STATE OF WISCONSIN
Chiropractic Examining Board
IN THE MATTER OF RULEMAKING PROCEEDINGS BEFORE THE
CHIROPRACTIC EXAMINING BOARD
PROPOSED ORDER OF THE CHIROPRACTIC EXAMINING BOARD
(CLEARINGHOUSE RULE )
An order of the Chiropractic Examining Board to repeal Chir 4.03, 4.04 (Note), and 4.05 (1) (a) to (d) and (2) (intro.), (a) to (d), and (e) 1.; to renumber and amend Chir 4.05 (1) (intro.) and (2) (e) (intro.) and (f) to (h); to amend Chir 4.01, 4.02 (2), 4.04 (2) (a) and (Note), and 4.07 (1); to repeal and recreate Chir 4.02 (1); and to create Chir 4.02 (1m) and (3) to (5), relating to chiropractic practice.
Analysis prepared by the Department of Safety and Professional Services.
Explanation of agency authority:
Section 15.08 (5) (b), Stats., provides that examining boards, such as the Chiropractic Examining Board, “shall promulgate rules for its own guidance and for the guidance of the trade or profession to which it pertains . . .” Section 227.11 (2) (a), Stats., sets forth the parameters of an agency’s rule-making authority, stating an agency “may promulgate rules interpreting provisions of any statute enforced or administered by the agency. . .but a rule is not valid if the rule exceeds the bounds of correct interpretation.”
Related statute or rule:
Chapter Chir 6 establishes standards of conduct for chiropractors. Section Chir 6.02 (4) provides that unprofessional conduct includes “[p]racticing or attempting to practice beyond the scope of a license issued by the board, including but not limited to acts prohibited under s. Chir 4.05 (1).”
Plain language analysis:
The Board conducted an evaluation and update of ch. Chir 4 to ensure consistency with current professional practices and standards and applicable Wisconsin statutes. As a result, the following updates have been made: - Section Chir 4.01 is revised to accurately describe the purpose of ch. Chir 4 as revised. The definition of “chiropractic science” under s. Chir 4.02 (1) was created in 1985 and has not been substantively revised since that time. The proposed rules revise the definition to reflect current chiropractic practice. - Definitions of “examination,” “physiotherapy,” and “treatment” are created to achieve consistency and clarity of that terminology as it is used in ch. Chir 4. - The meaning of “practice of chiropractic” under s. Chir 4.03 is replaced with the meaning given in s. 446.01 (2), Stats. - The proposed rules remove the references under s. Chir 4.05 (1) and (2) to specific techniques, procedures, and instruments that are beyond the scope of chiropractic or prohibited. The section as revised provides criteria for determining if the use of an instrument or a practice system, analysis, method, or protocol is beyond the scope of the practice of chiropractic.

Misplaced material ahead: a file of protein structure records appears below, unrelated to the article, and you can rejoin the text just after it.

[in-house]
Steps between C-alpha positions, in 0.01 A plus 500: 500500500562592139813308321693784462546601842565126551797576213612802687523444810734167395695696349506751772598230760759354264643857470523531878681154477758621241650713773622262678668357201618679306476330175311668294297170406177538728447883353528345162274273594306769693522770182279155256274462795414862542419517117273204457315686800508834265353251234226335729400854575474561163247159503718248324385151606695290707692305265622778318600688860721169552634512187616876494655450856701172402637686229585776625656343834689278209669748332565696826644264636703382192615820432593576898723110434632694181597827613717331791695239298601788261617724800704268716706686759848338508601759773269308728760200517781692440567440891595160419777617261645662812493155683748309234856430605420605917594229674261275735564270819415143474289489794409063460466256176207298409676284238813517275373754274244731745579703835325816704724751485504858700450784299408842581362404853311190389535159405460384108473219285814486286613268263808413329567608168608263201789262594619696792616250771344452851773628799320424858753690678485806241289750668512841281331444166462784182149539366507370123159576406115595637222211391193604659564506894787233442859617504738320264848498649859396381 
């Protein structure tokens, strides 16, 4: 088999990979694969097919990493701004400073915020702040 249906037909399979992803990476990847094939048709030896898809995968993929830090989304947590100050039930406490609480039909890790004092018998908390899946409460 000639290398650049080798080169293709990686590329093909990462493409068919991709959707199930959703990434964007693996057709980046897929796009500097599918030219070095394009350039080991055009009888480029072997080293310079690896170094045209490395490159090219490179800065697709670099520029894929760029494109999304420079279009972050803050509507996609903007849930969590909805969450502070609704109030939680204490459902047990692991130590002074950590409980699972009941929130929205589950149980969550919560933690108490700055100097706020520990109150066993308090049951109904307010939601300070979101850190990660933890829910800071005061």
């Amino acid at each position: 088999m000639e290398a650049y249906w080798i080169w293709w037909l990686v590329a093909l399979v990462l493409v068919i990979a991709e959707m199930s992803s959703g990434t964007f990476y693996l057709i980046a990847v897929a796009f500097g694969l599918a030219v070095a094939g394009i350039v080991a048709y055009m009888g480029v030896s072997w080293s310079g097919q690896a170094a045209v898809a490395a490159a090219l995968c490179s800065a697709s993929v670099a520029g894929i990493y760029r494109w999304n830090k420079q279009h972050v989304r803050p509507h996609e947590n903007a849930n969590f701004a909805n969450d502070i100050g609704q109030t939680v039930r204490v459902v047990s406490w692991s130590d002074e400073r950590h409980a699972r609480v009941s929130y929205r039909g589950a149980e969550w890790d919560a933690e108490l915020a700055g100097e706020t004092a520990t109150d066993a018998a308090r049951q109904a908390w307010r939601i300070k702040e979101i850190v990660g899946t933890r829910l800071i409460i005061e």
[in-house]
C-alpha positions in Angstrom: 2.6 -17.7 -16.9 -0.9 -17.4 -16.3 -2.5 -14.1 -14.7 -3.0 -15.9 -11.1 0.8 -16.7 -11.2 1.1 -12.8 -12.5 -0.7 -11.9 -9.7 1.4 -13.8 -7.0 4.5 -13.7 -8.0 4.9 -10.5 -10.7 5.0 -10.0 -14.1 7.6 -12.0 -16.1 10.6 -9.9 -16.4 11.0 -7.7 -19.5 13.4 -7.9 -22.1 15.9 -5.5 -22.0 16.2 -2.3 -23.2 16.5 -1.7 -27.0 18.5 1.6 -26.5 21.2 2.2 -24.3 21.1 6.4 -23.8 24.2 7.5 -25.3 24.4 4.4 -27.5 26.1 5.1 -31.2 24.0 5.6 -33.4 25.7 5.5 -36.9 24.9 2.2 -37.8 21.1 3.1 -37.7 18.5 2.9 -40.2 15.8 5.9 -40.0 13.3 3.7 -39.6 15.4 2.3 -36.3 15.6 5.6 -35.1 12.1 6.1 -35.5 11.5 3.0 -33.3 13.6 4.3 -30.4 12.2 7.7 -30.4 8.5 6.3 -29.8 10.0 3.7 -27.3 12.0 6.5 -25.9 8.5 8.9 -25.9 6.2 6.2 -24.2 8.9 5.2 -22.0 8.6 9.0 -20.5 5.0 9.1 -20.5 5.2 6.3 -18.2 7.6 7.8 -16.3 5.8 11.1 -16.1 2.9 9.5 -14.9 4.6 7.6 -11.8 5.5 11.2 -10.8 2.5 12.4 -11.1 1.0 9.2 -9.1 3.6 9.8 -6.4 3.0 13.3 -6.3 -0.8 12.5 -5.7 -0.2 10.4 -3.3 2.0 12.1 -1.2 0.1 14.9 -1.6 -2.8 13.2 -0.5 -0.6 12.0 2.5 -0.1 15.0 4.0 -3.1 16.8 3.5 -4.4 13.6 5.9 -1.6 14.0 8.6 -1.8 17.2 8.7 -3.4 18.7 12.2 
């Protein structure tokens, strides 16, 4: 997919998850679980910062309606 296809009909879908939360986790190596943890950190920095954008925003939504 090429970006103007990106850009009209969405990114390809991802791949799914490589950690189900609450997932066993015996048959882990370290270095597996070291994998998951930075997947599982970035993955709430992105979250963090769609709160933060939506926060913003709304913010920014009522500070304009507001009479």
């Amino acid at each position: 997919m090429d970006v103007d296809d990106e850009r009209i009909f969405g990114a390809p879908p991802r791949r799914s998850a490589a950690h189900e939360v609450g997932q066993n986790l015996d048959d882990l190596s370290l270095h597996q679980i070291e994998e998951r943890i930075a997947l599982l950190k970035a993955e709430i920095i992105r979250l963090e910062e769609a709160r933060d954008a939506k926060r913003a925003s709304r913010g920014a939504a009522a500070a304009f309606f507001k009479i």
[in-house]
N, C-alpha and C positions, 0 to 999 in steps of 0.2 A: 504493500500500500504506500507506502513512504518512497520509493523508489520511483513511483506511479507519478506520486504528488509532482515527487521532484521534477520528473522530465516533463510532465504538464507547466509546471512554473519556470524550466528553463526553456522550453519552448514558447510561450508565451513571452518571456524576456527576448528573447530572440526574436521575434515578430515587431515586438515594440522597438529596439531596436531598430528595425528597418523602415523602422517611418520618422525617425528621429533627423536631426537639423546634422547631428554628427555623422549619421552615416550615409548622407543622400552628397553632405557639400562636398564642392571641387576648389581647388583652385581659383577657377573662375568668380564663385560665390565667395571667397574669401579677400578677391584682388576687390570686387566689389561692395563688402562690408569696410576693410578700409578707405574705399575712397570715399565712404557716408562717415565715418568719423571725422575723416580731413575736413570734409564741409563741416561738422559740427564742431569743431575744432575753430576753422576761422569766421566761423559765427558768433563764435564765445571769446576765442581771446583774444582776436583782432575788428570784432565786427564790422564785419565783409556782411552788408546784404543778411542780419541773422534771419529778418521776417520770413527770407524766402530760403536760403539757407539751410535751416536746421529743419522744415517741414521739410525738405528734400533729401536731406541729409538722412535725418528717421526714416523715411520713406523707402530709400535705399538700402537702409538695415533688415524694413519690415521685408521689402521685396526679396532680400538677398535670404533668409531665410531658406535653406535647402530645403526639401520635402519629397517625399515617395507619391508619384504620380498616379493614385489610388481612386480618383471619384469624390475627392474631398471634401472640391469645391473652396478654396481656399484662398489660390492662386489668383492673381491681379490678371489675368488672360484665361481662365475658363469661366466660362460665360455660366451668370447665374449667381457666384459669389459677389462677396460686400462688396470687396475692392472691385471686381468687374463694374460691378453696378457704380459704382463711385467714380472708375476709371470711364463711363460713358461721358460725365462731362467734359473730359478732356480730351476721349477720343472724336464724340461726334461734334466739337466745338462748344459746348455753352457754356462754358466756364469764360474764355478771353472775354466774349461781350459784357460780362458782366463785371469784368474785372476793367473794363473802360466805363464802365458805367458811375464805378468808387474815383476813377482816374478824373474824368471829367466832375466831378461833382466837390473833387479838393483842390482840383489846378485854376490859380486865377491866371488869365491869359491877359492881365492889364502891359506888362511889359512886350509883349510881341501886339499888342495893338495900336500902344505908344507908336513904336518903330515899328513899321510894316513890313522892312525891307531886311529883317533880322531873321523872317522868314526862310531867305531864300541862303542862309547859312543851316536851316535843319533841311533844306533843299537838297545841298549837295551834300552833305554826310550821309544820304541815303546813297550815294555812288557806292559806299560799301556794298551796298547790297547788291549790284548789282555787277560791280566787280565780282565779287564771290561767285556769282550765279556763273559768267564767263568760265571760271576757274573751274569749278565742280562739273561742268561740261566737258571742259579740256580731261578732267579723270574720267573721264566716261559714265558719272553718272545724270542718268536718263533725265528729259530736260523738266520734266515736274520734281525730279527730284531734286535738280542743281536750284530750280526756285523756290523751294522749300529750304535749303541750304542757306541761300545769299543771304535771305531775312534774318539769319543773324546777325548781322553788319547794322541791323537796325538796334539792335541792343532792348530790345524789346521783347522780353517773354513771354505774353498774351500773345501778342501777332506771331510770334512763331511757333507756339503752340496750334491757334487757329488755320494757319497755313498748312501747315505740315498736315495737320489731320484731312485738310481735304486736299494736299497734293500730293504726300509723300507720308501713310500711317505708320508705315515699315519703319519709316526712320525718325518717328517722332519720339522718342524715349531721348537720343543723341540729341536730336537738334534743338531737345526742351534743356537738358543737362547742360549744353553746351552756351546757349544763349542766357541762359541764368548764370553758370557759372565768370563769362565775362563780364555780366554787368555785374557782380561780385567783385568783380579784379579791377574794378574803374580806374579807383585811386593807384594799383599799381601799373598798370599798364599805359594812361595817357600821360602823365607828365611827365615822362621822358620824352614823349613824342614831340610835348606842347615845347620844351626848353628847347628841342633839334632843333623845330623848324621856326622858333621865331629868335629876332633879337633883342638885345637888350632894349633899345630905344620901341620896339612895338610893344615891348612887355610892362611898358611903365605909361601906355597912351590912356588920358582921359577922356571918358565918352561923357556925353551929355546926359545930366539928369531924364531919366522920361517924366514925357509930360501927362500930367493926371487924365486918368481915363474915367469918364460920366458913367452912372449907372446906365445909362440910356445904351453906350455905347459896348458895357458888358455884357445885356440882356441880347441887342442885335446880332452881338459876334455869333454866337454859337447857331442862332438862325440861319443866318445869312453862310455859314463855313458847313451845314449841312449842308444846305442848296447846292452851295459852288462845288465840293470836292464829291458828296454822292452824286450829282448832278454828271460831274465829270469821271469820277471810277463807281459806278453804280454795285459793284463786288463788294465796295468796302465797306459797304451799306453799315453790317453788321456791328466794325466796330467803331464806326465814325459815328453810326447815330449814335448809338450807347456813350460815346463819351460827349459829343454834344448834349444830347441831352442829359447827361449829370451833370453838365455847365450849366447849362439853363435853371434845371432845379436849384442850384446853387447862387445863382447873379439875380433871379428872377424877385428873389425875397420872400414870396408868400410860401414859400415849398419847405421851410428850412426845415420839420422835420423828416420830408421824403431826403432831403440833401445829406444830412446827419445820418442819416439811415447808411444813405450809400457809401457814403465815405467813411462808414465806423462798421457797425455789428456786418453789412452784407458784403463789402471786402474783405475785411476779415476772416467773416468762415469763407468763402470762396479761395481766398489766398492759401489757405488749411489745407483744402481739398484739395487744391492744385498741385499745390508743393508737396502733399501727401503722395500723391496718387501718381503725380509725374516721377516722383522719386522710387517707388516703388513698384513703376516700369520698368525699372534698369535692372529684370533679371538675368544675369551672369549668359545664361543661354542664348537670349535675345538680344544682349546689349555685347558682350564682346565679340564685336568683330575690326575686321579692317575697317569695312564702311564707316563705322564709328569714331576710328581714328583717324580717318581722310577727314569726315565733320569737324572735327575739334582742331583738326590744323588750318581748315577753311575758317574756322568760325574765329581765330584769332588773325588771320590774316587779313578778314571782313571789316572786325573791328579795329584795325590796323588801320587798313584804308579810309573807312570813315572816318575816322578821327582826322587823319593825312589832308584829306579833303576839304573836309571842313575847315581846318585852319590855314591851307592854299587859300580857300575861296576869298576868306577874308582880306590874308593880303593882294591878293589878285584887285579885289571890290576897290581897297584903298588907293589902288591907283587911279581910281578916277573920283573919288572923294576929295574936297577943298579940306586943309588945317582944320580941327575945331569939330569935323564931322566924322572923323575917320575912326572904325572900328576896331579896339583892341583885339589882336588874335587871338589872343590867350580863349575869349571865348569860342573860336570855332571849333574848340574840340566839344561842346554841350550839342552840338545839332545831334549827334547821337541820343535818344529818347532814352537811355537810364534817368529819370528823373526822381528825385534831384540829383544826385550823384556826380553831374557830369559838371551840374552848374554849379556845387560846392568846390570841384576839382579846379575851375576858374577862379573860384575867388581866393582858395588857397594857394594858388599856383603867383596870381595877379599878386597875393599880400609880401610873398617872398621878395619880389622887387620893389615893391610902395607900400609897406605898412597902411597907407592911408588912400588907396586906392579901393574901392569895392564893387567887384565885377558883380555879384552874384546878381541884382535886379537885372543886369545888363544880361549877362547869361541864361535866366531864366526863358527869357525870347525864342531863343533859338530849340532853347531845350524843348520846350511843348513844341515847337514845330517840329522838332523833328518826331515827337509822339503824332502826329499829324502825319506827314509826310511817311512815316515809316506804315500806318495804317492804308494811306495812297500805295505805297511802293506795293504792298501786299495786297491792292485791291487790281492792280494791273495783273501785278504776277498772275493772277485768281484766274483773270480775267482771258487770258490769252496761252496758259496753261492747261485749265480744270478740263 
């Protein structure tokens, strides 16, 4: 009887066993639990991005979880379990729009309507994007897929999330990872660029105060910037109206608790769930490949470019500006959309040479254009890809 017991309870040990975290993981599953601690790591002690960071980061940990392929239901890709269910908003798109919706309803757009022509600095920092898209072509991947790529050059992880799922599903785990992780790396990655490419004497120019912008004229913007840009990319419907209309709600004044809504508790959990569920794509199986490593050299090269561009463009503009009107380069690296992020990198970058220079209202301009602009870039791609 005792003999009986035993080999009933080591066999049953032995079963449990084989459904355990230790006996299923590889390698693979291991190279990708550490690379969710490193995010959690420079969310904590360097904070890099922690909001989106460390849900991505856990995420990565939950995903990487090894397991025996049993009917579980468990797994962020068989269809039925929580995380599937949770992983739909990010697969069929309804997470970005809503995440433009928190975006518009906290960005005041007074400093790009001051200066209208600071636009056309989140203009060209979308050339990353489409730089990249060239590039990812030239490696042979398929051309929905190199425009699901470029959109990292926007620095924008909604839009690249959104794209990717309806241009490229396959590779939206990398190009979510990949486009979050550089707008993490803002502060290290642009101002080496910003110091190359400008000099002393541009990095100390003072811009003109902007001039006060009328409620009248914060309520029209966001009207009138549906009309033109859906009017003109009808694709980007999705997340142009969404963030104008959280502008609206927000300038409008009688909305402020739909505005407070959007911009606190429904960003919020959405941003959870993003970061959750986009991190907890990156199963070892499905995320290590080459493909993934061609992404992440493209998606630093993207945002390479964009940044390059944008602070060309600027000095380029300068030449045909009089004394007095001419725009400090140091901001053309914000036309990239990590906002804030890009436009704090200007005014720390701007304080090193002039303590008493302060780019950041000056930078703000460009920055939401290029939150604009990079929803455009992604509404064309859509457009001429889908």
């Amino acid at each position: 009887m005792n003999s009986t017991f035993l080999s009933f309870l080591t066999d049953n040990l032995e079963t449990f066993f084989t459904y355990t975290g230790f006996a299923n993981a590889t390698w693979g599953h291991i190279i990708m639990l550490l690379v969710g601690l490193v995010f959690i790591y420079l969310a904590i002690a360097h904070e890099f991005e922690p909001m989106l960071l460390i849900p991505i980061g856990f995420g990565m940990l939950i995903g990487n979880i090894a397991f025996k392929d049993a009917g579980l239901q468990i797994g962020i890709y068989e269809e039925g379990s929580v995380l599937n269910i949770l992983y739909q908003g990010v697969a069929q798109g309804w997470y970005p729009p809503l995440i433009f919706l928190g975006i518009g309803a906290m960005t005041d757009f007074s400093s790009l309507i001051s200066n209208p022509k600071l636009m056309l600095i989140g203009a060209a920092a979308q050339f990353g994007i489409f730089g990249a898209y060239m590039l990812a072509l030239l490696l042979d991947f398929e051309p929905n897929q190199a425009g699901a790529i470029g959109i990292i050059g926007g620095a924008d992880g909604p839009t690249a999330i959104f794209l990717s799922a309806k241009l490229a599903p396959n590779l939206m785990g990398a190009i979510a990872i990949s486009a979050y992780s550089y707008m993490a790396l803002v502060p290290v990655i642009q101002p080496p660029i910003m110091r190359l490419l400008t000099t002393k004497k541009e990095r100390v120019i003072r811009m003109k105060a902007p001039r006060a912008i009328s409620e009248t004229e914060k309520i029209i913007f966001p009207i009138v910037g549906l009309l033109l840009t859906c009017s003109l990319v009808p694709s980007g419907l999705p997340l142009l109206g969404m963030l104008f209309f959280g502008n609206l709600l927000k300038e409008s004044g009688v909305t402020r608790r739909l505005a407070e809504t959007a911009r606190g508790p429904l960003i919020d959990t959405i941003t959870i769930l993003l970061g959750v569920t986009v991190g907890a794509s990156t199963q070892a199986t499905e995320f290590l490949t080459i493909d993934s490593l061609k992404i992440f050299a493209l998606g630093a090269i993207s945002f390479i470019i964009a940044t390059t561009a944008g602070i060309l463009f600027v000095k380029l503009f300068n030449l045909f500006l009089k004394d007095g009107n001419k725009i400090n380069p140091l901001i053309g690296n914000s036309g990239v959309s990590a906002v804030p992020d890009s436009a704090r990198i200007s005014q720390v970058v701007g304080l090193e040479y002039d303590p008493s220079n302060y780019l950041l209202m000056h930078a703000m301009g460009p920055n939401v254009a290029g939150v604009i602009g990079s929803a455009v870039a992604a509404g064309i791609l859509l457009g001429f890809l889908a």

Summary of, and comparison with, existing or proposed federal regulation:
Comparison with rules in adjacent states:
Illinois: The Illinois Medical Practice Act specifies the scope of chiropractic practice through a definition of “chiropractic physician” (225 ILCS 60/2). The Act defines a chiropractic physician as “a person licensed to treat human ailments without the use of drugs and without operative surgery. Nothing in this Act shall be construed to prohibit a chiropractic physician from providing advice regarding the use of non-prescription products or from administering atmospheric oxygen. Nothing in this Act shall be construed to authorize a chiropractic physician to prescribe drugs.”
Iowa: Iowa statutes specify the scope of chiropractic practice through a definition of “chiropractic” (Iowa Code 2017, section 151.1). The following activities are identified:
- Treating human ailments by the adjustment of the neuromusculoskeletal structures, primarily, by hand or instrument, through spinal care.
- Utilizing differential diagnosis and related procedures.
- Withdrawing or ordering withdrawal of a patient’s blood for diagnostic purposes.
- Performing or utilizing routine laboratory tests.
- Performing physical examinations.
- Rendering nutritional advice.
- Utilizing chiropractic physiotherapy procedures.
A license to practice chiropractic does not authorize the licensee to practice operative surgery or administer or prescribe prescription drugs or controlled substances (Iowa Code 2017, section 151.5).